Scheduling and planning is a large part of someone learning to cope with their mental health disorders or recovery from addiction. While the support of professionals can help each person understand and structure their days, the ability to create one’s own schedule can help them not just continue with important self-care management, but also continue to explore their own identity outside of recovery. Knowing why scheduling is important can help each person continue on the path towards their own autonomous goals, while simultaneously ensuring that each person is practicing their own life skills each day.
The Point to Keeping a Schedule
Each person will undergo massive amounts of changes from their time going to recovery to reintroduction and self-sustained living. Emotions may constantly be in flux and someone’s perceptions may continue to change with each new step they take in their recovery and in their lives beyond the recovery bubble. Keeping a consistent schedule is a way to try to address those constant changes by making the world at least a little bit more predictable.
Schedules incorporate more than just one or two things; rather, they can be as detailed as someone needs them to be in order for them to stay focused or avoid otherwise dangerous situations. Simple things like having a consistent time to get up in the morning and a time to get to bed at night all play into a needed sense of stability that keeping a schedule can provide. The more predictable a day may look on paper, the more control each person can feel they have over their own day, and thus their lives.
Schedules also provide each person with a way to visualize upcoming stressors or anxieties. This can either help someone prepare their day in a way that they ensure that they have enough time for self-care, or an escape plan if anxieties begin to build too much. Visualizing in this way also can help a person recognize patterns in their own emotional state, as they can begin seeing a certain place or time and realizing that they are constantly worried about it for one reason or another. Schedules are a way to distance oneself from their internal emotions and thus try to gain a bit more agency over their mental health by visualizing these stresses on paper and preparing for them.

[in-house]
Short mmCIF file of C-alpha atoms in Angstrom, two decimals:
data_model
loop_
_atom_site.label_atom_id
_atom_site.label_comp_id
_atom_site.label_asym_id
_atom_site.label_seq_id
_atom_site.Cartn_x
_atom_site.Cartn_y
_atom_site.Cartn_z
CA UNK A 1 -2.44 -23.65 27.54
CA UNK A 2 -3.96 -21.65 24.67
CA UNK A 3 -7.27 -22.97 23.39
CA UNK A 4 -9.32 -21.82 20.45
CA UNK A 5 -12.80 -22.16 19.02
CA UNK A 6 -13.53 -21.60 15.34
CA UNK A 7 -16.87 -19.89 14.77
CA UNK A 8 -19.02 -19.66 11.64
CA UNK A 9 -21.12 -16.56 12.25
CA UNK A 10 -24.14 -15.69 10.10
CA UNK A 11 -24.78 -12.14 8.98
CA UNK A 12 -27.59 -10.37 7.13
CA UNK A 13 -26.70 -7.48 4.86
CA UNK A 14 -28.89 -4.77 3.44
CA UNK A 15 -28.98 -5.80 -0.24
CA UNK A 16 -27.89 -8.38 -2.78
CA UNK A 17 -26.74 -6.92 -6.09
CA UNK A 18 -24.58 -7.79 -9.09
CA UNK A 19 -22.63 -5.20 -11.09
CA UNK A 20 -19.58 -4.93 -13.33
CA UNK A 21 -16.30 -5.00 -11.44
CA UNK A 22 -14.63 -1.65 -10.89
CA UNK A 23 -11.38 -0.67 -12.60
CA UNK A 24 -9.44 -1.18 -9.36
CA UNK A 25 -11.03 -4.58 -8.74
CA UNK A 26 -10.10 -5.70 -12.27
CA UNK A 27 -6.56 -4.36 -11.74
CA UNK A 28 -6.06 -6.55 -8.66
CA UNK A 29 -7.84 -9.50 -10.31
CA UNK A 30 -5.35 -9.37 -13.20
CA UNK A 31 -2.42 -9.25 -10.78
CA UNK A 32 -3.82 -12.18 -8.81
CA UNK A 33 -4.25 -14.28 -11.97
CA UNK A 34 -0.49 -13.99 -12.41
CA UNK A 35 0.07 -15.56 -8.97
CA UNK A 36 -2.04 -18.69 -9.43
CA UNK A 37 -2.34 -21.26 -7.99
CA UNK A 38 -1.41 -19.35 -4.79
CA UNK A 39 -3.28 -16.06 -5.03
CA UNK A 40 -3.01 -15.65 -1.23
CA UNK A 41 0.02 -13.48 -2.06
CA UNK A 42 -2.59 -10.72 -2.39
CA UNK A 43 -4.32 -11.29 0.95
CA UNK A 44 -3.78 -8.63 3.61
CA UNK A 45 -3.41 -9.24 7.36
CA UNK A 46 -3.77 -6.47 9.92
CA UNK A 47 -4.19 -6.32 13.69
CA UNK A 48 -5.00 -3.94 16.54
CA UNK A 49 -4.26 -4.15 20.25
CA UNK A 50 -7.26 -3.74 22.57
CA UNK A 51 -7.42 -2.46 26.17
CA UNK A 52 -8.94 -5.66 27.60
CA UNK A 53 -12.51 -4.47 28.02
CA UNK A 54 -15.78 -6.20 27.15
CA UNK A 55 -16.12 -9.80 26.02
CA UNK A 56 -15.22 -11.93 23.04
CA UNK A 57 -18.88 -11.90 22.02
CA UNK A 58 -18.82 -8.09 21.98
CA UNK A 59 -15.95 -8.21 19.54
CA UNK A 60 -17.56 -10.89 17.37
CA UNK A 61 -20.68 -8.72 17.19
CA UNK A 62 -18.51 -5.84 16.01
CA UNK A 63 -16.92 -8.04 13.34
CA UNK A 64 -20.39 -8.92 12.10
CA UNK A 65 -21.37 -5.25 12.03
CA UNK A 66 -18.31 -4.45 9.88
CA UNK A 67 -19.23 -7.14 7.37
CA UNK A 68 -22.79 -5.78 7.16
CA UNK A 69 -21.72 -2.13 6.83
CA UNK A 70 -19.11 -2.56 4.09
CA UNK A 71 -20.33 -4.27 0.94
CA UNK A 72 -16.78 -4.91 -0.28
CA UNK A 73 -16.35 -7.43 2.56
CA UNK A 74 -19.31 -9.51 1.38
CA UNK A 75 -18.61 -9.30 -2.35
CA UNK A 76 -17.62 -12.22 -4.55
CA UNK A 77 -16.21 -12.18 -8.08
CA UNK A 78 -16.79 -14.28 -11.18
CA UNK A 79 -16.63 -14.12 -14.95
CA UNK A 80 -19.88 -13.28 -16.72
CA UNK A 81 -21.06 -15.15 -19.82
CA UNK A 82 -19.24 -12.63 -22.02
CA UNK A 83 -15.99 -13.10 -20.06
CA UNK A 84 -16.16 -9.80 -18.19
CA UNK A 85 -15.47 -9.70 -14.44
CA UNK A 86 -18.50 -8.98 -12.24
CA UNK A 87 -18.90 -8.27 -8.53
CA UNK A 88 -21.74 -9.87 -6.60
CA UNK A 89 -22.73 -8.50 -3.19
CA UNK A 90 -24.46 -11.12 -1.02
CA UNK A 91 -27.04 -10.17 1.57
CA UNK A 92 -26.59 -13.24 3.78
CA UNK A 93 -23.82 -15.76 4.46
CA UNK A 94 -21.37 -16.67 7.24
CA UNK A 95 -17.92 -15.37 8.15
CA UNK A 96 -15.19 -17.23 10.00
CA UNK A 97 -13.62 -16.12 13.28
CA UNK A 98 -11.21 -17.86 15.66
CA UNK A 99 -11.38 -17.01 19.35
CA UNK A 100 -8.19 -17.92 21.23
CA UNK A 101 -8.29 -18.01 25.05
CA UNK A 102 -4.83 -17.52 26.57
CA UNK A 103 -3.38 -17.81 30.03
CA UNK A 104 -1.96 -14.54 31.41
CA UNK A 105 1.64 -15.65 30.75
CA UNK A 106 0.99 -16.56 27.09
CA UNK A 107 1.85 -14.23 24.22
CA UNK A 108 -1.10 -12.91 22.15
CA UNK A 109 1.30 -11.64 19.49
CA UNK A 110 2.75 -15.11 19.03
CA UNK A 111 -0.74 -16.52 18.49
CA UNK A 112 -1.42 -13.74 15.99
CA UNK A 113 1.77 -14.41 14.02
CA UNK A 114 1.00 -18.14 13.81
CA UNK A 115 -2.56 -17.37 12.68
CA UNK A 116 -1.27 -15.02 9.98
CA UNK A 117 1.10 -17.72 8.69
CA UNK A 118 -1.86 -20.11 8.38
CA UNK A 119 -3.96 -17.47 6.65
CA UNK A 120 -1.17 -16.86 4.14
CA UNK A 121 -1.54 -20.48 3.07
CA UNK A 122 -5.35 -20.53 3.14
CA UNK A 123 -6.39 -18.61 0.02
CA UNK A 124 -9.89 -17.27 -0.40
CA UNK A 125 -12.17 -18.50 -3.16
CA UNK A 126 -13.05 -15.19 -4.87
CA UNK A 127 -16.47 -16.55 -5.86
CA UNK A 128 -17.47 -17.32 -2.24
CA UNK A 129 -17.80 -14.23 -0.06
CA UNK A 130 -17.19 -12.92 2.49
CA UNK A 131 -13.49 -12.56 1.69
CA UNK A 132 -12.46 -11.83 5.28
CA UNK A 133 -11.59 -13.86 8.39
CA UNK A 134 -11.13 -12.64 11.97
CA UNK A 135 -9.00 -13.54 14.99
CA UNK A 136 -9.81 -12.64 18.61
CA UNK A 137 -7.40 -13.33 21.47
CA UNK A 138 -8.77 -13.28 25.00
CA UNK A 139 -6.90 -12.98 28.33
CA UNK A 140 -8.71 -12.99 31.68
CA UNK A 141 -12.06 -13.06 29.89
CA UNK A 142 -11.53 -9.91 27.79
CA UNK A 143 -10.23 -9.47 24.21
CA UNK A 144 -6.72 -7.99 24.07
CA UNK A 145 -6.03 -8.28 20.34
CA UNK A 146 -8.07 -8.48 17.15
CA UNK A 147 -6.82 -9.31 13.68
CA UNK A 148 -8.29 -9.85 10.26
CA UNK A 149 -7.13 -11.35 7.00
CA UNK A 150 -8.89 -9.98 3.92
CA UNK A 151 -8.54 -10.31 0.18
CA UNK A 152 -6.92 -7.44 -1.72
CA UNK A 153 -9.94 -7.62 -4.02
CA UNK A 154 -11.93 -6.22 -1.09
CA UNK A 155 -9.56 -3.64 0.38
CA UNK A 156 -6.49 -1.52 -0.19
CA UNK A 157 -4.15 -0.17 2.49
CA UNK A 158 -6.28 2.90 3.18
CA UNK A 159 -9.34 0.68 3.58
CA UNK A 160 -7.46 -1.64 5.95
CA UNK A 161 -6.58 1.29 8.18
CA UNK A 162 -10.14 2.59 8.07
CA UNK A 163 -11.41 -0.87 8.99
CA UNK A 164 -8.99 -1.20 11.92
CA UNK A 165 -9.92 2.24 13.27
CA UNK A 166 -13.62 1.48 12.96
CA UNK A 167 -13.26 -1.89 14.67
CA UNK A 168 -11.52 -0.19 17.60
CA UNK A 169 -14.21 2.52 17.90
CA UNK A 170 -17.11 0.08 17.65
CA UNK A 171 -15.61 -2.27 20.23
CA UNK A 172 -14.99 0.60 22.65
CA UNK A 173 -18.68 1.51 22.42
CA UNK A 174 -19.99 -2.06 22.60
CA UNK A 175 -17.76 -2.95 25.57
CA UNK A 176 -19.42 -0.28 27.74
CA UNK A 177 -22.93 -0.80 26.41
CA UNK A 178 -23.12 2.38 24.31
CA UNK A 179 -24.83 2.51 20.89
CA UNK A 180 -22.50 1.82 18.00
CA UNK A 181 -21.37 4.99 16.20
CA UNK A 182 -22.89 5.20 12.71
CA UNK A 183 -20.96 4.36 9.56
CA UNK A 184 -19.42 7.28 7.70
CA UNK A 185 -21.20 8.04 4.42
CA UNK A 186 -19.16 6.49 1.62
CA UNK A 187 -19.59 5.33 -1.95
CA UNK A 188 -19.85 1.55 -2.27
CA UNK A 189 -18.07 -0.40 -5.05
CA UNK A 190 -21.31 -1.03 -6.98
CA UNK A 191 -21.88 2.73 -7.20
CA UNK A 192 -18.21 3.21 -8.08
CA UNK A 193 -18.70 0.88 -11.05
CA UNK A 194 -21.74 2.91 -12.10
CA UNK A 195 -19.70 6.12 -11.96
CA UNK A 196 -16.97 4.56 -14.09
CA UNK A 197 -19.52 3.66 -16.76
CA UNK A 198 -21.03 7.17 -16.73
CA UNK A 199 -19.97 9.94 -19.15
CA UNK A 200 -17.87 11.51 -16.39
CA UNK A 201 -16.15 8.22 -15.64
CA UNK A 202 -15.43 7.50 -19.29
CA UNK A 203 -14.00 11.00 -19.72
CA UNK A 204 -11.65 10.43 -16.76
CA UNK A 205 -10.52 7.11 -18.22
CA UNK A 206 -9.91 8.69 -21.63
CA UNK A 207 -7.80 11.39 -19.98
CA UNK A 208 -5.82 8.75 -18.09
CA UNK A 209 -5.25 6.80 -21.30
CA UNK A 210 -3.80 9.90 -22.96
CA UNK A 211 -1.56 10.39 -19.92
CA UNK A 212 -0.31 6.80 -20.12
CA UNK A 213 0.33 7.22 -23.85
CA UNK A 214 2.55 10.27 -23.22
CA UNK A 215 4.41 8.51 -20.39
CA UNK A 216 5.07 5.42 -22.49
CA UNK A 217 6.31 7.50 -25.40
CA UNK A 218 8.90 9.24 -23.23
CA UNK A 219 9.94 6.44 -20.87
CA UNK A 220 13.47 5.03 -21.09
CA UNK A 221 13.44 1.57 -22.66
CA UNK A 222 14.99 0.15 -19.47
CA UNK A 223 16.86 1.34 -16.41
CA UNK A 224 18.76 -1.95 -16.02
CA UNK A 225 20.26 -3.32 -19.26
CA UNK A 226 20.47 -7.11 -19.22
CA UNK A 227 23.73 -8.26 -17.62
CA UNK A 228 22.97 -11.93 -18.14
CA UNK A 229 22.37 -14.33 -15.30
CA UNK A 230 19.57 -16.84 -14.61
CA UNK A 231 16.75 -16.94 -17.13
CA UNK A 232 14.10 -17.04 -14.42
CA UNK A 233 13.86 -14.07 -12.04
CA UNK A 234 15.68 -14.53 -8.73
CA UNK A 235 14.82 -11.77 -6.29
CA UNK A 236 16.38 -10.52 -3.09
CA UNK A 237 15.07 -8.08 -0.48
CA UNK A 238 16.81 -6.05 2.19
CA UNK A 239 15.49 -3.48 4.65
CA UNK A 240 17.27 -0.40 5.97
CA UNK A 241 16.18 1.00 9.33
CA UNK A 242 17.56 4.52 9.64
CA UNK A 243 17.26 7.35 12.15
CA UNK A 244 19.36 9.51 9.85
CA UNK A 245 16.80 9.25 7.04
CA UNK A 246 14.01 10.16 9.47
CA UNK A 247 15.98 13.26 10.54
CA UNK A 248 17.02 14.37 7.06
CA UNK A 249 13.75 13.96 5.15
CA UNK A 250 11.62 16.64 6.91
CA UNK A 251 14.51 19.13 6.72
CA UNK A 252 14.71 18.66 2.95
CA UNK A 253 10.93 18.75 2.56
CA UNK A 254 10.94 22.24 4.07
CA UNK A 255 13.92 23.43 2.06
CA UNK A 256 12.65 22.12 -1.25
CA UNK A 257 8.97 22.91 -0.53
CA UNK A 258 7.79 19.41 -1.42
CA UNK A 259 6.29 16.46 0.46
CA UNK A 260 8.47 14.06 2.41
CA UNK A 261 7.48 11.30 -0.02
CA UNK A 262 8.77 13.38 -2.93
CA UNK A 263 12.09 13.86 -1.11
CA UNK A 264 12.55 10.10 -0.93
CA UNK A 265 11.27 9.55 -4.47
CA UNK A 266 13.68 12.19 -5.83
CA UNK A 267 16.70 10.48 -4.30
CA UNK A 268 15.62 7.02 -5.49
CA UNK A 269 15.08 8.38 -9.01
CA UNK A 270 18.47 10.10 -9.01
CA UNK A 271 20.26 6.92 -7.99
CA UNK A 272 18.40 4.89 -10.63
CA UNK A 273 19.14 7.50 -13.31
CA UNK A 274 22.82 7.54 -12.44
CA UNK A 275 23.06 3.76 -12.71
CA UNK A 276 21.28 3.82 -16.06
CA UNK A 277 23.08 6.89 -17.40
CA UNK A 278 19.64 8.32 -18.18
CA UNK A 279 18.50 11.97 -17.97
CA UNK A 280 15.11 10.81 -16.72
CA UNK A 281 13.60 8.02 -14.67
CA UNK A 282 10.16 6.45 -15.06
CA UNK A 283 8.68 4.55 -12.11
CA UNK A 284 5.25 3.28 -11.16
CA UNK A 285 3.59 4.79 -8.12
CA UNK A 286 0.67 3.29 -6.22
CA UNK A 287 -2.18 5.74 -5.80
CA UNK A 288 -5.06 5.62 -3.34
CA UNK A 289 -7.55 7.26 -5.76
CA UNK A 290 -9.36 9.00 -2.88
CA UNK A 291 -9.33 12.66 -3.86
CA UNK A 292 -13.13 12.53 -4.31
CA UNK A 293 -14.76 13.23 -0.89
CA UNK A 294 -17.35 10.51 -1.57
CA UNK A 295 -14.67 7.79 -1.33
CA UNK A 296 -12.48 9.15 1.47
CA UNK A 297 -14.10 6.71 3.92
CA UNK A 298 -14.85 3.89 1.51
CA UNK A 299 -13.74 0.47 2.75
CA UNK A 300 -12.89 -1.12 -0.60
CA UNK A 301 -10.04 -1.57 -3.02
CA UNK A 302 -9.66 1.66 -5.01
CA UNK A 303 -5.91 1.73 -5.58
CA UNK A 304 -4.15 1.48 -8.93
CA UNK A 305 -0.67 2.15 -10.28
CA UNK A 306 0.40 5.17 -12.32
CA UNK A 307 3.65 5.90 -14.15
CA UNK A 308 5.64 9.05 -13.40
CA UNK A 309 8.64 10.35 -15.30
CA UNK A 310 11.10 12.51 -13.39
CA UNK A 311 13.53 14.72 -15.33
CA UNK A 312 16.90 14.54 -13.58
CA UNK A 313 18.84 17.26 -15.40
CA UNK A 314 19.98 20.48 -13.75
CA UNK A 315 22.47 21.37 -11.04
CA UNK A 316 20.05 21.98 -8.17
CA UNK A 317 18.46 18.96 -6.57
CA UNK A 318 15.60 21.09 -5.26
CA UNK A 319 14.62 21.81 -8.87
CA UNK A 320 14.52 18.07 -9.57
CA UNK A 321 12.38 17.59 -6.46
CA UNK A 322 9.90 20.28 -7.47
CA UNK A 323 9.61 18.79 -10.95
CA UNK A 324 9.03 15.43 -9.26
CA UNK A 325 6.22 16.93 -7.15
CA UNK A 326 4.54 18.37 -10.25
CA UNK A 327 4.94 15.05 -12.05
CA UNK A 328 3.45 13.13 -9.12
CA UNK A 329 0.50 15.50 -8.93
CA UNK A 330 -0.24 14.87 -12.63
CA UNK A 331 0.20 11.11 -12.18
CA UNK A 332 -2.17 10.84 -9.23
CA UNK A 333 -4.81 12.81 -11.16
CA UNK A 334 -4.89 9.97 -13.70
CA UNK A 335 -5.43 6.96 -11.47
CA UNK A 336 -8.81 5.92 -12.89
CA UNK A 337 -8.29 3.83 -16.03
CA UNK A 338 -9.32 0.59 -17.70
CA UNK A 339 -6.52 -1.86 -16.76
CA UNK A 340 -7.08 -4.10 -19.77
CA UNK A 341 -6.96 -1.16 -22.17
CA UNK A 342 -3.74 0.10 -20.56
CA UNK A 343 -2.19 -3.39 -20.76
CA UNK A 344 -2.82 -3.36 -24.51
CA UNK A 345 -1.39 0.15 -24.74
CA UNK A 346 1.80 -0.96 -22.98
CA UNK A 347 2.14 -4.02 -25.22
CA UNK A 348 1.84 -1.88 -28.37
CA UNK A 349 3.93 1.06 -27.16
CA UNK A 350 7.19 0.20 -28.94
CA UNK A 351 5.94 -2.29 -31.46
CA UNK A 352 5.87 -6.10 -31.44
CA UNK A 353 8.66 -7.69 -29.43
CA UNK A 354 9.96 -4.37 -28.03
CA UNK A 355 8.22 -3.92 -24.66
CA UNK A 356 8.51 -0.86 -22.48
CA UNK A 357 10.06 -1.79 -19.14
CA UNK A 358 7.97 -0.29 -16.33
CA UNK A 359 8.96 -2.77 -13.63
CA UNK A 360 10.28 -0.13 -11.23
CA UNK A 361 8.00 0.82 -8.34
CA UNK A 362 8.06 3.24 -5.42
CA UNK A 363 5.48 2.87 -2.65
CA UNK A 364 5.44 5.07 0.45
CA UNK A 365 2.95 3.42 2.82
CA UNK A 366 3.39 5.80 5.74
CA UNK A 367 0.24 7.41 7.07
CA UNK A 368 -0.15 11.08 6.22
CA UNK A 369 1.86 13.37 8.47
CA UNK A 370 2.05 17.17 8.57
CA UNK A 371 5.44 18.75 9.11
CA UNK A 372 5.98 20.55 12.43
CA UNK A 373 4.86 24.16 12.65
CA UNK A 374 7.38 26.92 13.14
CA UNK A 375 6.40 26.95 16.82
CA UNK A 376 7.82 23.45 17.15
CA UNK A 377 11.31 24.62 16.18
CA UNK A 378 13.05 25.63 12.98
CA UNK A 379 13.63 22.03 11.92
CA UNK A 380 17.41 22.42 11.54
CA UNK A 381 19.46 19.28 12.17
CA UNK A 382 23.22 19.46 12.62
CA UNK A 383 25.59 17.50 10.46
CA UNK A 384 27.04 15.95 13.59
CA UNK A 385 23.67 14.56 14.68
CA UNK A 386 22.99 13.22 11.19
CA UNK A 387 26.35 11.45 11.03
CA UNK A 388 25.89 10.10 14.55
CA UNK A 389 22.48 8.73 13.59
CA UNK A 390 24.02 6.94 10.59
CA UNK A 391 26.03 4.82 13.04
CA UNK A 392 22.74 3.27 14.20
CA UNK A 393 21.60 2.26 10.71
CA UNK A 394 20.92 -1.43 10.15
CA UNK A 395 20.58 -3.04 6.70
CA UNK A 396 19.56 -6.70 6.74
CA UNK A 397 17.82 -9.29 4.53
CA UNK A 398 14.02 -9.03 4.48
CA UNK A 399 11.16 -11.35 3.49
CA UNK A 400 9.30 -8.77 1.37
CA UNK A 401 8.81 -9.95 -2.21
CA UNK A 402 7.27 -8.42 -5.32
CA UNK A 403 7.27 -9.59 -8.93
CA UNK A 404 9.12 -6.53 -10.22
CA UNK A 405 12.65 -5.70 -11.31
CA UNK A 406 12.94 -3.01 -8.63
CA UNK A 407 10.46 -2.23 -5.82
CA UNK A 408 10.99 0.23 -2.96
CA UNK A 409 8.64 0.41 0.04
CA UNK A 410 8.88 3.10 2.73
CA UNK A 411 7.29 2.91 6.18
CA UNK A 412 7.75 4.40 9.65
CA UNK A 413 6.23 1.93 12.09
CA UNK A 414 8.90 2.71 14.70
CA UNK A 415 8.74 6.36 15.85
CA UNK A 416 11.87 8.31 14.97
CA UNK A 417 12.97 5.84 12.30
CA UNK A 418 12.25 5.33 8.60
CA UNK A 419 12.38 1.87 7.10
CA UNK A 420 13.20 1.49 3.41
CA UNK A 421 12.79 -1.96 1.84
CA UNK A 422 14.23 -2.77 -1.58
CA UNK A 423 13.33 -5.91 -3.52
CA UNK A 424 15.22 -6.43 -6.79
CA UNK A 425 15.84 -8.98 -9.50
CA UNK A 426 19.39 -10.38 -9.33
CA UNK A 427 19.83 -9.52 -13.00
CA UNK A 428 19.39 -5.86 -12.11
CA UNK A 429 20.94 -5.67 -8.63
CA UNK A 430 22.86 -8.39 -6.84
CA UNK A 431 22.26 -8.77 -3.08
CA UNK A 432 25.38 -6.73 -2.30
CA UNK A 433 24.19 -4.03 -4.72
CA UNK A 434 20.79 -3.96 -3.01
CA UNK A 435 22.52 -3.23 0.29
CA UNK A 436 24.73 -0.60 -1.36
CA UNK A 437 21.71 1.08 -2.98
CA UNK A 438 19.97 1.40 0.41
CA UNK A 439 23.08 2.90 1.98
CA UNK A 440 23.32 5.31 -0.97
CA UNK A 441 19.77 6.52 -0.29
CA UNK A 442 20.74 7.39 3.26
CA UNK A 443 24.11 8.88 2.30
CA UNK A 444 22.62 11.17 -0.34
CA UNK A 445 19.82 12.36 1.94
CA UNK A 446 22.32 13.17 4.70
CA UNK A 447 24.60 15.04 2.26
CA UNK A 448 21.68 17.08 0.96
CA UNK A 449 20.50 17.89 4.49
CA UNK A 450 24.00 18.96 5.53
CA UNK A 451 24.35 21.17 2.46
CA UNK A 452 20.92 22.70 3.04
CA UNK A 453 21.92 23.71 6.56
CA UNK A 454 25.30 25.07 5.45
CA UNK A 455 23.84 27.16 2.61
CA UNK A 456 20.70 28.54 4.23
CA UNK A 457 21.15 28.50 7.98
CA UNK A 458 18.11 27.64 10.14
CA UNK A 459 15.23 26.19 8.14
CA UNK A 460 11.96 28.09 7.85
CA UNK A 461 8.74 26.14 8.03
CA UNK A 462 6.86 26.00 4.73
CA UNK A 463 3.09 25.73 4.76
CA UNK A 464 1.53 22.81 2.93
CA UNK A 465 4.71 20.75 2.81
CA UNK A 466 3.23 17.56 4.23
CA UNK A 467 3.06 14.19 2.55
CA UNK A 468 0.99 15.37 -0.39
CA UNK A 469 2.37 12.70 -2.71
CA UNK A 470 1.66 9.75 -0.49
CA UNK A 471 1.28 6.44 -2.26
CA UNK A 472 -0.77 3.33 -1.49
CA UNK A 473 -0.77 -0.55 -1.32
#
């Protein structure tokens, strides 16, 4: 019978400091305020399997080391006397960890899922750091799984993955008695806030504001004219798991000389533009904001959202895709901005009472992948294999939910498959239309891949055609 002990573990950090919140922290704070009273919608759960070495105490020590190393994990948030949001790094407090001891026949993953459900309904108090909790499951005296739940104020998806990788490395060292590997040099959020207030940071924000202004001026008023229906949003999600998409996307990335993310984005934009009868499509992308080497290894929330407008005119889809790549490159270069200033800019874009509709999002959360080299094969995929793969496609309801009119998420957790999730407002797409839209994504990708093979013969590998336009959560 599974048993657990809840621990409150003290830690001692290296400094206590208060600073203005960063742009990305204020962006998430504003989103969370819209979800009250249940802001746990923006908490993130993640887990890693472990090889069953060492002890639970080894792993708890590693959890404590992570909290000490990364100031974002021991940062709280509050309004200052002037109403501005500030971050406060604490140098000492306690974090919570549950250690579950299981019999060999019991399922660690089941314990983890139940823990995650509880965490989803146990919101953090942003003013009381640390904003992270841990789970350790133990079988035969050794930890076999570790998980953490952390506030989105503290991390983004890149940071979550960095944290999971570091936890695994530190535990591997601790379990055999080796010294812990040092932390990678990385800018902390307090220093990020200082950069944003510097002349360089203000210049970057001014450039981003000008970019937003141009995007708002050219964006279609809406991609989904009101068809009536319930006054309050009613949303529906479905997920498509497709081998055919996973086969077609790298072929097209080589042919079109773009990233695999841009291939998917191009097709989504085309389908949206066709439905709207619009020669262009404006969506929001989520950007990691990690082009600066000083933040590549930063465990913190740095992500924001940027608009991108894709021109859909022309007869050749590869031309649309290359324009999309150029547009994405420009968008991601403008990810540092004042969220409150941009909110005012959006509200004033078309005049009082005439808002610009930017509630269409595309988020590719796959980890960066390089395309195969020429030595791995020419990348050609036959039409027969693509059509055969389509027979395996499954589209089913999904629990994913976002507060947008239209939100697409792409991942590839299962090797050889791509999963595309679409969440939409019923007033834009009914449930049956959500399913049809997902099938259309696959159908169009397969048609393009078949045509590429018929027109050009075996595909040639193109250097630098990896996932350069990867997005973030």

Lastly, it can help someone see how they are balancing their lives. Looking over their own schedule for a day, or a week, at a time can help them empirically gauge how much time they are providing themselves for self-care, compared to how long they are spending working or attending outpatient or aftercare meetings.
Even helping to measure how much sleep someone is getting can be beneficial, as often people aren’t able to put a definitive number of hours to many of these things. Being able to visualize one’s day ahead of time can ensure that they are balancing their lives in a way that is healthy for them and their continued healthy living.
It’s All Yours
As someone begins to understand the reasons behind keeping a schedule, they can personalize and adjust it to their own particular needs. It isn’t something that is created for other people, it is something that is wholly one’s own. If someone realizes that they need more sleep in order to feel better, they have the agency to change that part of their schedule. While too many constant changes can undermine the point of a schedule in the first place, informed and deliberate changes can help someone achieve the agency they need to continue being productive towards their goals.
There Are More Skills Involved Than There May Seem
While creating a schedule for oneself may seem simple at first, there are a lot of life skills that are practiced without even realizing it. Time management, self-care, work-life balance, agency, and managing expectations all go into creating an effective schedule. These skills are also important employment skills, as someone who can manage and structure their own days is already exhibiting a great amount of agency and forward-thinking that is needed for many occupations, regardless of one’s particular career field of interest. Creating a schedule is something that someone can do for themselves to ensure that they are staying healthy and focused, all while continuing to practice essential life skills at the same time.
There are any number of huge changes from the beginning of recovery to re-establishing one’s own agency in their lives. However, being able to add just a bit of structure to the chaos can help each person realize how much control they have over their addiction, their mental health disorder, and their lives as a whole. Life may never be entirely without entropy, but visualizing all the things that someone is effectively managing can come with a deserved sense of pride needed to keep wanting to take the next step.
Reestablishing your own agency is a difficult process, but is always achievable with the right skills and support systems in place. If you are needing that extra push to establish the skills important for your own, self-sufficient living, LifeTutors has a program to help. With a personalized take on your specific situation and a boots-on-the-ground approach to helping each person, LifeTutors can work with you to find the right coping mechanisms, life skills, and even goals in order to help you continue to strive towards the future that you want to make for yourself. With recovery and life coaching programs, as well as college advising and family coaching services available, LifeTutors can help you with your unique situation and help you develop the right roadmap for your own progress. For more information on how Lifetutors can help you, call today at (828) 417-7122.